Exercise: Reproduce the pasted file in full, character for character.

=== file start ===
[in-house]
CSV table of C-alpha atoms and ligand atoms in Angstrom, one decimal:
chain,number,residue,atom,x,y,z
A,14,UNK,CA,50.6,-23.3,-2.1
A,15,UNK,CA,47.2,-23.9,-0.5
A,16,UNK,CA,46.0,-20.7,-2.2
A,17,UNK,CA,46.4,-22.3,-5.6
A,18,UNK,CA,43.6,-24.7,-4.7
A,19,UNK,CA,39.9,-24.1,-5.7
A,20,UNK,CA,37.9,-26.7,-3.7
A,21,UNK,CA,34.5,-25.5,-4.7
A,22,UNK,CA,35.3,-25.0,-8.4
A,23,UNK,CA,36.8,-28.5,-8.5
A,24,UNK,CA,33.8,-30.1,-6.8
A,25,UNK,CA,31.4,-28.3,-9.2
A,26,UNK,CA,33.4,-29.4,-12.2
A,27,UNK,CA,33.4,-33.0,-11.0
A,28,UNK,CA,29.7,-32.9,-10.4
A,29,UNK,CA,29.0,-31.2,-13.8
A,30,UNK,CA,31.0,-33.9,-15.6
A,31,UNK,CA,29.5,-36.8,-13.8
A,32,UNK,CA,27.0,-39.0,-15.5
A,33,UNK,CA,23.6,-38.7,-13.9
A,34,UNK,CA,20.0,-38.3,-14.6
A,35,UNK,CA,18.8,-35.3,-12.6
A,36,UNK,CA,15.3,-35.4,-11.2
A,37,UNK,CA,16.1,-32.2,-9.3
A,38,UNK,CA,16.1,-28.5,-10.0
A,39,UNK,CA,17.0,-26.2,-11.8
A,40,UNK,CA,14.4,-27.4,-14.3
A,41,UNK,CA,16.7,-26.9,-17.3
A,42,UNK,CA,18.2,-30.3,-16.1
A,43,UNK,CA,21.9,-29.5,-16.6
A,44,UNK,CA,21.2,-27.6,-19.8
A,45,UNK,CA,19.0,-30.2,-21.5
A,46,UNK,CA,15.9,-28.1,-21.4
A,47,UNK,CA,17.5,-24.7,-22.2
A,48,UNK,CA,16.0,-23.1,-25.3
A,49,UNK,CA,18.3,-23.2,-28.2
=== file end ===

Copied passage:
[in-house]
CSV table of C-alpha atoms and ligand atoms in Angstrom, one decimal:
chain,number,residue,atom,x,y,z
A,14,UNK,CA,50.6,-23.3,-2.1
A,15,UNK,CA,47.2,-23.9,-0.5
A,16,UNK,CA,46.0,-20.7,-2.2
A,17,UNK,CA,46.4,-22.3,-5.6
A,18,UNK,CA,43.6,-24.7,-4.7
A,19,UNK,CA,39.9,-24.1,-5.7
A,20,UNK,CA,37.9,-26.7,-3.7
A,21,UNK,CA,34.5,-25.5,-4.7
A,22,UNK,CA,35.3,-25.0,-8.4
A,23,UNK,CA,36.8,-28.5,-8.5
A,24,UNK,CA,33.8,-30.1,-6.8
A,25,UNK,CA,31.4,-28.3,-9.2
A,26,UNK,CA,33.4,-29.4,-12.2
A,27,UNK,CA,33.4,-33.0,-11.0
A,28,UNK,CA,29.7,-32.9,-10.4
A,29,UNK,CA,29.0,-31.2,-13.8
A,30,UNK,CA,31.0,-33.9,-15.6
A,31,UNK,CA,29.5,-36.8,-13.8
A,32,UNK,CA,27.0,-39.0,-15.5
A,33,UNK,CA,23.6,-38.7,-13.9
A,34,UNK,CA,20.0,-38.3,-14.6
A,35,UNK,CA,18.8,-35.3,-12.6
A,36,UNK,CA,15.3,-35.4,-11.2
A,37,UNK,CA,16.1,-32.2,-9.3
A,38,UNK,CA,16.1,-28.5,-10.0
A,39,UNK,CA,17.0,-26.2,-11.8
A,40,UNK,CA,14.4,-27.4,-14.3
A,41,UNK,CA,16.7,-26.9,-17.3
A,42,UNK,CA,18.2,-30.3,-16.1
A,43,UNK,CA,21.9,-29.5,-16.6
A,44,UNK,CA,21.2,-27.6,-19.8
A,45,UNK,CA,19.0,-30.2,-21.5
A,46,UNK,CA,15.9,-28.1,-21.4
A,47,UNK,CA,17.5,-24.7,-22.2
A,48,UNK,CA,16.0,-23.1,-25.3
A,49,UNK,CA,18.3,-23.2,-28.2